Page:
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gentle +‎ man, calque of French gentilhomme.


  • IPA(key): /ˈdʒɛn.təl.mən/
  • (General American) IPA(key): [ˈdʒɛɾ̃.əl.mən]
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  • Hyphenation: gentle‧man


gentleman (plural gentlemen)

  1. (chiefly historical) A man of gentle but not noble birth, particularly a man of means (originally ownership of property) who does not work for a living but has no official status in a peerage; (Britain law) an armiferous man ranking below a knight.
    Being a gentleman, Robert was entitled to shove other commoners into the gongpit but he still had to jump out of the way of the knights to avoid the same fate himself.
    • 1918, W. B. Maxwell, chapter 7, in The Mirror and the Lamp:
      “[…] This is Mr. Churchill, who, as you are aware, is good enough to come to us for his diaconate, and, as we hope, for much longer; and being a gentleman of independent means, he declines to take any payment.” Saying this Walden rubbed his hands together and smiled contentedly.
  2. Any well-bred, well-mannered, or charming man.
    • 1898, Winston Churchill, chapter 8, in The Celebrity:
      I corralled the judge, and we started off across the fields, in no very mild state of fear of that gentleman's wife, whose vigilance was seldom relaxed.
    • 1915, G[eorge] A. Birmingham [pseudonym; James Owen Hannay], chapter I, in Gossamer, New York, N.Y.: George H. Doran Company, OCLC 5661828:
      As a political system democracy seems to me extraordinarily foolish, []. My servant is, so far as I am concerned, welcome to as many votes as he can get. [] I do not suppose that it matters much in reality whether laws are made by dukes or cornerboys, but I like, as far as possible, to associate with gentlemen in private life.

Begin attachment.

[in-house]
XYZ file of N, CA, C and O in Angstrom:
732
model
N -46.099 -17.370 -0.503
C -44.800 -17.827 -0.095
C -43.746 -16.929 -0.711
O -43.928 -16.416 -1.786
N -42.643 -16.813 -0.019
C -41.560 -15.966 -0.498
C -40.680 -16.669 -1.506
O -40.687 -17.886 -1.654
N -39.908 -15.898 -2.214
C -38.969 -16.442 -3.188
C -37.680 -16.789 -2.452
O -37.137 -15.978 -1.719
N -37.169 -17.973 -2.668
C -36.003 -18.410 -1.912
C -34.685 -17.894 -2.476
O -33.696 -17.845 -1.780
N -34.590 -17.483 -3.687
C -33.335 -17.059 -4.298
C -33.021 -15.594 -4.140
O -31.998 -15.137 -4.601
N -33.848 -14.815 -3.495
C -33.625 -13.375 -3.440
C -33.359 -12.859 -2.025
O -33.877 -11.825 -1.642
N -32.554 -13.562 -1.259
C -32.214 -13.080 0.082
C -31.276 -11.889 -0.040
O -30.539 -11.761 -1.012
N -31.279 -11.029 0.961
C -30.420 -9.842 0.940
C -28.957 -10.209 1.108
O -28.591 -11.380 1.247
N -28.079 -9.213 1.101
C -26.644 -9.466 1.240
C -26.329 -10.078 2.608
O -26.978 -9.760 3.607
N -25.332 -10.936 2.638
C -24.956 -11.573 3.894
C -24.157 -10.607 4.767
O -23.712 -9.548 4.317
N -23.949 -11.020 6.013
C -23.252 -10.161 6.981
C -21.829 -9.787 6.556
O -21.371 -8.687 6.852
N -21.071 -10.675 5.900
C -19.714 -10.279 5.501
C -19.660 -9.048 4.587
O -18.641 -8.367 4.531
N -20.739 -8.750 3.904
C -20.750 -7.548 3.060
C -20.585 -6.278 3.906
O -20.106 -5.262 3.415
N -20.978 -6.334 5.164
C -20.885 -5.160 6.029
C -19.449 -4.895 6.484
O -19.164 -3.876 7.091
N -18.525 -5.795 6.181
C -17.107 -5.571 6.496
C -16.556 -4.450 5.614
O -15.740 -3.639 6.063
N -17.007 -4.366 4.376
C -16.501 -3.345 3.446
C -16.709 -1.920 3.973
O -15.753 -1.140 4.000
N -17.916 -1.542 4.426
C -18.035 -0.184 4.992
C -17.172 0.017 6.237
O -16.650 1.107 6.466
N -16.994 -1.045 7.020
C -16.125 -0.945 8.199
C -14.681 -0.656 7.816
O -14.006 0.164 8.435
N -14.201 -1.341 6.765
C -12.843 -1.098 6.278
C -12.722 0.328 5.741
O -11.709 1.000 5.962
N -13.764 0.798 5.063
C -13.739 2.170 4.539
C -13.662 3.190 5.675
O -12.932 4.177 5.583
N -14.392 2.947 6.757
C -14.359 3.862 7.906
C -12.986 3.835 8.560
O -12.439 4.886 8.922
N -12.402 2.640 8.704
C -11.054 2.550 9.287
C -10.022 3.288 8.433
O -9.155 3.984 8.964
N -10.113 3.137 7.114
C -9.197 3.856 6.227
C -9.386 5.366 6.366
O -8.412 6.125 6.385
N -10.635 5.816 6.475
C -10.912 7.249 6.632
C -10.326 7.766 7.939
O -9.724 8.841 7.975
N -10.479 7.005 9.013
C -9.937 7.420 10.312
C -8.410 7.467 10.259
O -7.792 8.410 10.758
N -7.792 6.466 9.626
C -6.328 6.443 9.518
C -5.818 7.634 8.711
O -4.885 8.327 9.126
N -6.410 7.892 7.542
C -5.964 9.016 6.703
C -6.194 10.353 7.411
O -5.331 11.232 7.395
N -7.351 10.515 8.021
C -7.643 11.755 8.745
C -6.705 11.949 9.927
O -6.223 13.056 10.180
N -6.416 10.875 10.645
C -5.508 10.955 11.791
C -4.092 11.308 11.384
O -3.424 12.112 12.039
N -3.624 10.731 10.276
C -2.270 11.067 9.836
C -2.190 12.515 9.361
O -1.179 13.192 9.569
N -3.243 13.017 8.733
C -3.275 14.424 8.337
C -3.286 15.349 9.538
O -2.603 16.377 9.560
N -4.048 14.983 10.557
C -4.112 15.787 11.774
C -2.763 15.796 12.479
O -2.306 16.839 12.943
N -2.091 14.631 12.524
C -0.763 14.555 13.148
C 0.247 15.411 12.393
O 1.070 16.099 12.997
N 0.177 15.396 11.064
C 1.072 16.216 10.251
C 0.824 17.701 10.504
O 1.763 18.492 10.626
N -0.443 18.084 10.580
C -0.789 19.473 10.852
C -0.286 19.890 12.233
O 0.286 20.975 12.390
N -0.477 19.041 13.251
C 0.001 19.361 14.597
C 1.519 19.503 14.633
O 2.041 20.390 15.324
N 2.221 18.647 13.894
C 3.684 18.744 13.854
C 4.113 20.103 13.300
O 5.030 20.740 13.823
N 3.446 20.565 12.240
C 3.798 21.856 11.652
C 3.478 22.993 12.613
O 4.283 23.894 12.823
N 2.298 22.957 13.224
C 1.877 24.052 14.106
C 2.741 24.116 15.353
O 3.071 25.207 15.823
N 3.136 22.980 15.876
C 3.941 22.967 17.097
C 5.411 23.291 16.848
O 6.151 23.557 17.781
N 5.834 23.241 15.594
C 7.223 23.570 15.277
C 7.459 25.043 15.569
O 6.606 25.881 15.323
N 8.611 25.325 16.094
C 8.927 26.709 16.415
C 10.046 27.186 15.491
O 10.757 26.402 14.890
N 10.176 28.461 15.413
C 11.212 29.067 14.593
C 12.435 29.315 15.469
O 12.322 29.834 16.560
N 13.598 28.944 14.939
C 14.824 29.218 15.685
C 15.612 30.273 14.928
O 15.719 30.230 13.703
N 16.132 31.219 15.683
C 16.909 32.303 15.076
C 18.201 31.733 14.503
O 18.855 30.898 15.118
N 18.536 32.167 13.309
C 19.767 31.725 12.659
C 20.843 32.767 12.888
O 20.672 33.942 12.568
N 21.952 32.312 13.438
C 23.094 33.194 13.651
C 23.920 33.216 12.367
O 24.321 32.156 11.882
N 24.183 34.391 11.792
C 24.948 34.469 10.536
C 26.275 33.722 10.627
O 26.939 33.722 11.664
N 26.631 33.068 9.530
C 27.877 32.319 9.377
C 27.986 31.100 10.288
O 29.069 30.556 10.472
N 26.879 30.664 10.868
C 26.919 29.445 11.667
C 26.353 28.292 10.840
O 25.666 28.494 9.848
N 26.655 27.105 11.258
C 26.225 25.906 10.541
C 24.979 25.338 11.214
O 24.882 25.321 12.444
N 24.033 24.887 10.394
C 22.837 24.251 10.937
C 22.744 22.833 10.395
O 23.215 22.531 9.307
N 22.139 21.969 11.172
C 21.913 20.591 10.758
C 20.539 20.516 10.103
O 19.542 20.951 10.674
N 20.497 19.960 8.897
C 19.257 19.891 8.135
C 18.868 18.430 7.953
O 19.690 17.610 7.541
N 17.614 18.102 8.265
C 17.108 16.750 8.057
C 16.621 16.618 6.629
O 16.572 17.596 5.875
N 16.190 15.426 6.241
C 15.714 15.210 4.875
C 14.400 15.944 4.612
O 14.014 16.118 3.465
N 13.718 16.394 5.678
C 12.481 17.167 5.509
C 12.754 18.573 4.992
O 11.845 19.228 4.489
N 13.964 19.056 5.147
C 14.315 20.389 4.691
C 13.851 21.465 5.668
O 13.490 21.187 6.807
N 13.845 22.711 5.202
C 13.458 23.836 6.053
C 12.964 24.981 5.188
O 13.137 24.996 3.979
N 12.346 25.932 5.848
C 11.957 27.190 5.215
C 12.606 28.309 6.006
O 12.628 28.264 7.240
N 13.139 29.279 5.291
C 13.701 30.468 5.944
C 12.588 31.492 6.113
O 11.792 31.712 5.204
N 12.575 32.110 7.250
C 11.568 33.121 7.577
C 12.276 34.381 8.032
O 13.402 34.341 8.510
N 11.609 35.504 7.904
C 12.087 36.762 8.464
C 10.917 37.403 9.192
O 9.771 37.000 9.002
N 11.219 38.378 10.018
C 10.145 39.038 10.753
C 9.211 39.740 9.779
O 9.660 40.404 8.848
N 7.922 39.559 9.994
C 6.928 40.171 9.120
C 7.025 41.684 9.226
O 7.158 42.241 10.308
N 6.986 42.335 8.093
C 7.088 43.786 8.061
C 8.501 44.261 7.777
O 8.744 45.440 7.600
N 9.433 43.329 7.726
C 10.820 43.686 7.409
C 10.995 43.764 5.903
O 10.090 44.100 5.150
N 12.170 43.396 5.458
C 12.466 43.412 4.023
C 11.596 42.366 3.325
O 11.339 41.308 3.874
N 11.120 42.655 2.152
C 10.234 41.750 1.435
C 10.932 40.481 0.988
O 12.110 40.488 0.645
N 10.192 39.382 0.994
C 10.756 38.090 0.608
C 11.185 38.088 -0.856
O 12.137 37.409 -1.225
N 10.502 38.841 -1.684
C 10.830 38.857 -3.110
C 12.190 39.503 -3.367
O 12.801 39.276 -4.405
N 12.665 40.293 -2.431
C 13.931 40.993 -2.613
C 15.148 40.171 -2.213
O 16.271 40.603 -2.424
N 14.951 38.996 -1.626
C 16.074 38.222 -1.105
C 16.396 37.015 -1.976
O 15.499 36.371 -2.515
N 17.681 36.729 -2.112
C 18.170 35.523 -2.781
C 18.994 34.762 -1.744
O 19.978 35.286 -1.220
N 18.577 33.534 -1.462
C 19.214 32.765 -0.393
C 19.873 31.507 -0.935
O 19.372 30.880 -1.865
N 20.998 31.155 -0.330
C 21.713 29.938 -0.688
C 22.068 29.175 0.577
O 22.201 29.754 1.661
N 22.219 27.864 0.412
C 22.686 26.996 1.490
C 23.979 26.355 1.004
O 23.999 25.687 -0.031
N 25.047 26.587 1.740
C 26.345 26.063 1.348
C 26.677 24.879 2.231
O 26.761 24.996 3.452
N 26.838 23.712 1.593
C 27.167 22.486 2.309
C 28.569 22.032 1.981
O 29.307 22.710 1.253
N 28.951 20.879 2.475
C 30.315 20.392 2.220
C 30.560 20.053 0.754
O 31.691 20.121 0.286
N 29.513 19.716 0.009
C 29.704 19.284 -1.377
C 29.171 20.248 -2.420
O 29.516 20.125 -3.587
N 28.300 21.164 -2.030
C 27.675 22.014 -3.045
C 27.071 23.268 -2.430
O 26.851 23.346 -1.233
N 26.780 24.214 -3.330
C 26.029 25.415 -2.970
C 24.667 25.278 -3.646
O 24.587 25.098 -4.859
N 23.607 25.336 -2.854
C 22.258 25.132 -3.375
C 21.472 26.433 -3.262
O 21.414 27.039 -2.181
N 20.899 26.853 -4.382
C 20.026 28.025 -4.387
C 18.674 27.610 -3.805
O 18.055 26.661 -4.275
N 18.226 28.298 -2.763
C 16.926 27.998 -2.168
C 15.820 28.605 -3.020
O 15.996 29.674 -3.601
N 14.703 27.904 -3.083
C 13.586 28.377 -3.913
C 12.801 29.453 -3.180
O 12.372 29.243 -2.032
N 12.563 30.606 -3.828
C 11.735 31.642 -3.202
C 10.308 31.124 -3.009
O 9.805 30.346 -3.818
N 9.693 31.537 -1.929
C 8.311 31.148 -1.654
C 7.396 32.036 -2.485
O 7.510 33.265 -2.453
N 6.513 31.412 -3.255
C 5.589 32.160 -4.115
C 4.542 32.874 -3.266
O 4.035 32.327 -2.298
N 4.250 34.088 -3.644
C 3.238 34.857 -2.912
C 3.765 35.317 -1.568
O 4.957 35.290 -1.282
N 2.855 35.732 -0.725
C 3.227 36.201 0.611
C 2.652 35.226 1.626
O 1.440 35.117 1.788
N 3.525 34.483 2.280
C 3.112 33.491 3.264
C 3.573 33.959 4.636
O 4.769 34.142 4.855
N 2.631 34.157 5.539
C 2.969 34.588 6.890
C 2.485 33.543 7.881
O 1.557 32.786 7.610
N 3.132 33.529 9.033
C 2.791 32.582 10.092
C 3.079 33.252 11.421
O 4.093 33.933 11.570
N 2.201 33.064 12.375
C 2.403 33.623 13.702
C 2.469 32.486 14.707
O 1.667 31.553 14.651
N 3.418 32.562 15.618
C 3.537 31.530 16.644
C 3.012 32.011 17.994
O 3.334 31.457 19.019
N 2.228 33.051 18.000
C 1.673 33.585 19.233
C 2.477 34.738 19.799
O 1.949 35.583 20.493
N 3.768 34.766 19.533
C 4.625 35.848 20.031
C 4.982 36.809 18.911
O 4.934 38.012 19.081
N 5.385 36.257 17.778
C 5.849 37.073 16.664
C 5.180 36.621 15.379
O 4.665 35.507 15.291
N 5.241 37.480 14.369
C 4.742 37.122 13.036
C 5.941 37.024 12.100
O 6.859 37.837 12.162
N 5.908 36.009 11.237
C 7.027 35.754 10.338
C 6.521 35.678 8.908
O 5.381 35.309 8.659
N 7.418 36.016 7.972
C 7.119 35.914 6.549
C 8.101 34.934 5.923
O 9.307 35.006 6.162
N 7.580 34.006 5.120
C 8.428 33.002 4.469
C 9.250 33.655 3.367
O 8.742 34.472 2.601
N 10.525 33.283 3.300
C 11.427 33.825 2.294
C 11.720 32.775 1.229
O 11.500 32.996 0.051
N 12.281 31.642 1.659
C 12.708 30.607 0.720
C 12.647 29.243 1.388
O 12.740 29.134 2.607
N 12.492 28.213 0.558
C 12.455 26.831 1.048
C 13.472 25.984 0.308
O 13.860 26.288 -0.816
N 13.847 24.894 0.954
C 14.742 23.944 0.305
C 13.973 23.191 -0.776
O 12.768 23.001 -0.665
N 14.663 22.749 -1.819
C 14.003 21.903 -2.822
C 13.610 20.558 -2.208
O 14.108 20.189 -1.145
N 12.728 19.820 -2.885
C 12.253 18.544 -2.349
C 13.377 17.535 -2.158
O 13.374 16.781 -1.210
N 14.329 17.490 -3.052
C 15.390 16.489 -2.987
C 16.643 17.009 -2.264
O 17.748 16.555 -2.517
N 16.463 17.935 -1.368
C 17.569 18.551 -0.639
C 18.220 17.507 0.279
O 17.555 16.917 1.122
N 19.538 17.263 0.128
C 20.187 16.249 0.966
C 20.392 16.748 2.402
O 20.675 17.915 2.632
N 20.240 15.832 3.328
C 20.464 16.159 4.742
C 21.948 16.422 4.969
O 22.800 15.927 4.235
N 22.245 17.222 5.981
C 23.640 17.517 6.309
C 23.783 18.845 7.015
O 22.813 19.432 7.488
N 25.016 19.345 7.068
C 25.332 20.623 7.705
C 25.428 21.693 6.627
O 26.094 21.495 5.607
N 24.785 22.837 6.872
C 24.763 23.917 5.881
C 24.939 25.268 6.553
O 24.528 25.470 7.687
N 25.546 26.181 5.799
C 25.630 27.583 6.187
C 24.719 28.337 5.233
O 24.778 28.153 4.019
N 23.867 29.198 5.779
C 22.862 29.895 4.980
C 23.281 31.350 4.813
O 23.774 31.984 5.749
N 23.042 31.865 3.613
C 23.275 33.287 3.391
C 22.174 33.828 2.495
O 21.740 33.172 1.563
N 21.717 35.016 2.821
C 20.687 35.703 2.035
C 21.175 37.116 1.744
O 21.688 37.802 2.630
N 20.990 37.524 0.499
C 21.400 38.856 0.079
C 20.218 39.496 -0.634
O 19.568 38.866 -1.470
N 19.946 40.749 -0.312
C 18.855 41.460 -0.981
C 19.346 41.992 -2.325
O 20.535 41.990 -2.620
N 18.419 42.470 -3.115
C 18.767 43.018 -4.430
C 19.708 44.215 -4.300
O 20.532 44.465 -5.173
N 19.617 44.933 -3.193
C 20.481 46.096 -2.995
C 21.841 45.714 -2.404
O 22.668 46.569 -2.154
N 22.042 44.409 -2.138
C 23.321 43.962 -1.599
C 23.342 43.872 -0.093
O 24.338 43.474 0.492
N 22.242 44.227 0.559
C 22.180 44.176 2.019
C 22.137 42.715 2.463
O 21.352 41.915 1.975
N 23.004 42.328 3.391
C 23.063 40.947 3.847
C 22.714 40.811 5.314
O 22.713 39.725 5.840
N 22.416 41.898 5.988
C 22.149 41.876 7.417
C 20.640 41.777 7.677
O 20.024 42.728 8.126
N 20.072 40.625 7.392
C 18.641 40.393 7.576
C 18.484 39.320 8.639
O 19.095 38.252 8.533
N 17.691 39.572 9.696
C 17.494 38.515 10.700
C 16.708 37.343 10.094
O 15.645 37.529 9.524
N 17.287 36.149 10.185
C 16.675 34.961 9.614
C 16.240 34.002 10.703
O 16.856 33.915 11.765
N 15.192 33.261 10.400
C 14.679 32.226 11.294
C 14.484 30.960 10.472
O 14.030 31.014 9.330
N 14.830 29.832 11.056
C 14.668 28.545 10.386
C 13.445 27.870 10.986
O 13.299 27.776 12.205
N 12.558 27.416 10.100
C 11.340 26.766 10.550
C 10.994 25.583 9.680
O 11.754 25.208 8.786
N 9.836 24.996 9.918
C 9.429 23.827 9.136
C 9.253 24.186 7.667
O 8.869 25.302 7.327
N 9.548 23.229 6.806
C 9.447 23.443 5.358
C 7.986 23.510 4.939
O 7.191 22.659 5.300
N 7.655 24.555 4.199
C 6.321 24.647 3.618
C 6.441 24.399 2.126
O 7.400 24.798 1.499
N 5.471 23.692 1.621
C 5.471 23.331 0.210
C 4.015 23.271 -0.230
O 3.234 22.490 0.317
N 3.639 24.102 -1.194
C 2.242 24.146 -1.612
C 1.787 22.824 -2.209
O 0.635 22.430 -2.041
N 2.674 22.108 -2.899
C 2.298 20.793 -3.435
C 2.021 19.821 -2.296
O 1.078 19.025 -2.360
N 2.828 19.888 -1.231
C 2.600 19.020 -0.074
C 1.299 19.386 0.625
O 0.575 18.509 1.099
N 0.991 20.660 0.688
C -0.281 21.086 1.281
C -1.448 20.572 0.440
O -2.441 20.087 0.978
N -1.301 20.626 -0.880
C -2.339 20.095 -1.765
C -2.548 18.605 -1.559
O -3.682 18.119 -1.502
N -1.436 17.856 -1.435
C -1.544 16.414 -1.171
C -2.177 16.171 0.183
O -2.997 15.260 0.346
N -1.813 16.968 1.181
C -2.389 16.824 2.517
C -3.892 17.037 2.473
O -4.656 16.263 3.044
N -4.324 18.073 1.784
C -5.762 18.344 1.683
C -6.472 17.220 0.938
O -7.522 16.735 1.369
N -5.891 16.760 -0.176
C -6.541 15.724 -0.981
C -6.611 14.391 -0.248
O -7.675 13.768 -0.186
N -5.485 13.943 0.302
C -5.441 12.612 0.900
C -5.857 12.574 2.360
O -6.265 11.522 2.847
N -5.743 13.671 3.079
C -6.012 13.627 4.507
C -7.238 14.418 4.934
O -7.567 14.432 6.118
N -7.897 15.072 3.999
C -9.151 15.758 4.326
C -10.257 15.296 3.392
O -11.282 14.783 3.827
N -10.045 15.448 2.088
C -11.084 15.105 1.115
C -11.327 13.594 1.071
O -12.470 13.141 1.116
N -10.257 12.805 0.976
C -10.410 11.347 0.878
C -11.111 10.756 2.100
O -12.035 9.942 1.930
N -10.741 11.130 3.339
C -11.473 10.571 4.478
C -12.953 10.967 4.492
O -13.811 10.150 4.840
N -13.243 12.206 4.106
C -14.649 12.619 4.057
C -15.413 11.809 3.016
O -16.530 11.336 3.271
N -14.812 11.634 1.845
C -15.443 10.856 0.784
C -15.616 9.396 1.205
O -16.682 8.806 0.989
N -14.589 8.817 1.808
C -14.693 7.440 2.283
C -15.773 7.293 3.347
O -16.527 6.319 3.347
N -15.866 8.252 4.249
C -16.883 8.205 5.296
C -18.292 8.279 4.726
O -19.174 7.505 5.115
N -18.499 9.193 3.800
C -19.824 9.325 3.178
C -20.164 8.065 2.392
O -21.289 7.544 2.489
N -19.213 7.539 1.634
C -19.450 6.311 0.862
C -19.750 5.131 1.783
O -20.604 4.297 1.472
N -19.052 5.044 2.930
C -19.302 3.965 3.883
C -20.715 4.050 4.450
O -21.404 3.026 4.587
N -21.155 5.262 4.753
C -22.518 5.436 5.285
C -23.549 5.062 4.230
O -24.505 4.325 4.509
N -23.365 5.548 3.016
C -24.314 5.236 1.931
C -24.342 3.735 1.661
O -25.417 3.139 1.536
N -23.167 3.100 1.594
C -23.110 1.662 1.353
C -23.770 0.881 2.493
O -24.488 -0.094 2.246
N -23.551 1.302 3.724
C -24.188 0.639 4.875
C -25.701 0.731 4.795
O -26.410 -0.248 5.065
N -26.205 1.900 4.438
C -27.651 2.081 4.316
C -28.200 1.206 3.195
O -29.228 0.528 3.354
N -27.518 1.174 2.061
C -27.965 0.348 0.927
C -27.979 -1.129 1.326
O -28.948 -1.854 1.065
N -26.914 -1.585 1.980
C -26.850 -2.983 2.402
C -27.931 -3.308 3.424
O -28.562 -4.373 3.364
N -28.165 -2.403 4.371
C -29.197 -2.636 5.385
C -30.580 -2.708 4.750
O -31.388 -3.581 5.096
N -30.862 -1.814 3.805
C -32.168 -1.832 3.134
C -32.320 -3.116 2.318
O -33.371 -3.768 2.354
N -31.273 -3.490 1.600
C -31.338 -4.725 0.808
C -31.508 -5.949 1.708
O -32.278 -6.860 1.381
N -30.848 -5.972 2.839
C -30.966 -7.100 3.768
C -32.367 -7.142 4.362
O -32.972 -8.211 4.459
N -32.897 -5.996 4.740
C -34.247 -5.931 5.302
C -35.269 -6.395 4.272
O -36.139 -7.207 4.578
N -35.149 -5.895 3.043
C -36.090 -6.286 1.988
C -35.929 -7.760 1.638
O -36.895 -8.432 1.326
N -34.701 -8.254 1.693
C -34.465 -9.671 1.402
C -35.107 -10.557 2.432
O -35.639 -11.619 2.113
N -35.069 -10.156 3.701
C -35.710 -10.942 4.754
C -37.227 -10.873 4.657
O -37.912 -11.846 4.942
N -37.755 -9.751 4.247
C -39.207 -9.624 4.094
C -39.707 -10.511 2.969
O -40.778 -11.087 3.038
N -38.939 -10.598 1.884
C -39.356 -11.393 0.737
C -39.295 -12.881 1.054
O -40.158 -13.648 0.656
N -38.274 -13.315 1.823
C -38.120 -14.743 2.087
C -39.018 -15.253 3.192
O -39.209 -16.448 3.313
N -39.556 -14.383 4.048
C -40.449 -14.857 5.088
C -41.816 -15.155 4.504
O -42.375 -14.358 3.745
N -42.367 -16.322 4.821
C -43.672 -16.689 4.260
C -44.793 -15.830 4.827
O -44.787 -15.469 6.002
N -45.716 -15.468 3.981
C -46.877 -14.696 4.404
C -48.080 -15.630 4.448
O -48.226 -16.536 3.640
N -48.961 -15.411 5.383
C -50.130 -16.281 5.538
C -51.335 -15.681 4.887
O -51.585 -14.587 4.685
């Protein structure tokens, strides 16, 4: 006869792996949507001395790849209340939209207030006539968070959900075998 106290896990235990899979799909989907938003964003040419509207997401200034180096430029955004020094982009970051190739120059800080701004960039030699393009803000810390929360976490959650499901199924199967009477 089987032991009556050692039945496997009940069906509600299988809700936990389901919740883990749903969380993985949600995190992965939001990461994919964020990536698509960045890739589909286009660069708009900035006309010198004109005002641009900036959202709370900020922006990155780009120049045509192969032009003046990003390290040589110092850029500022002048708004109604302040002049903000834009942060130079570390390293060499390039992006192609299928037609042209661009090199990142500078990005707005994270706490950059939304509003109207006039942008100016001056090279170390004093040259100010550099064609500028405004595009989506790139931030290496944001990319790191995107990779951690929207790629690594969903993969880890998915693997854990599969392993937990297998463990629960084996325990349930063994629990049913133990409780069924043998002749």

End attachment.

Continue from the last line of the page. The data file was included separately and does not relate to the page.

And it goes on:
• 2011, Mike Pappas, Growing Up the Greek Way in the Big Apple (page 103)
      She wanted to go see a movie called Gigi, which I was not too thrilled about. But being a gentleman, I bit my tongue and said, “Okay.”
  3. (derogatory) An effeminate or oversophisticated man.
    Well, la-di-da, aren't you just a proper gentleman?
  4. (polite term of address) Any man.
    Please escort this gentleman to the gentlemen's room.
  5. (usually historical, sometimes derogatory) An amateur or dabbler in any field, particularly those of independent means.
    • 2004, Mary N. Woods, "The First Professional: Benjamin Henry Latrobe", in, Keith L. Eggener, editor, American Architectural History: A Contemporary Reader, Routledge, electronic edition, →ISBN, p.119 [1]:
      Latrobe had extensive dealings with Jefferson, the most prominent gentleman-architect in the United States.
  6. (cricket) An amateur player, particularly one whose wealth permits him to forego payment.

Usage notesEdit

Although gentleman is used in reference to a man and gentlemen is used as a polite form of address to a group of men, it is more common to directly address a single gentleman as sir.

Coordinate termsEdit

Derived termsEdit

Terms derived from gentleman

Related termsEdit




Borrowed from English gentleman.



gentleman m (plural gentlemen)

  1. gentleman, especially an anglophone one

Further readingEdit




gentleman m (plural gentlémanes)

  1. British gentleman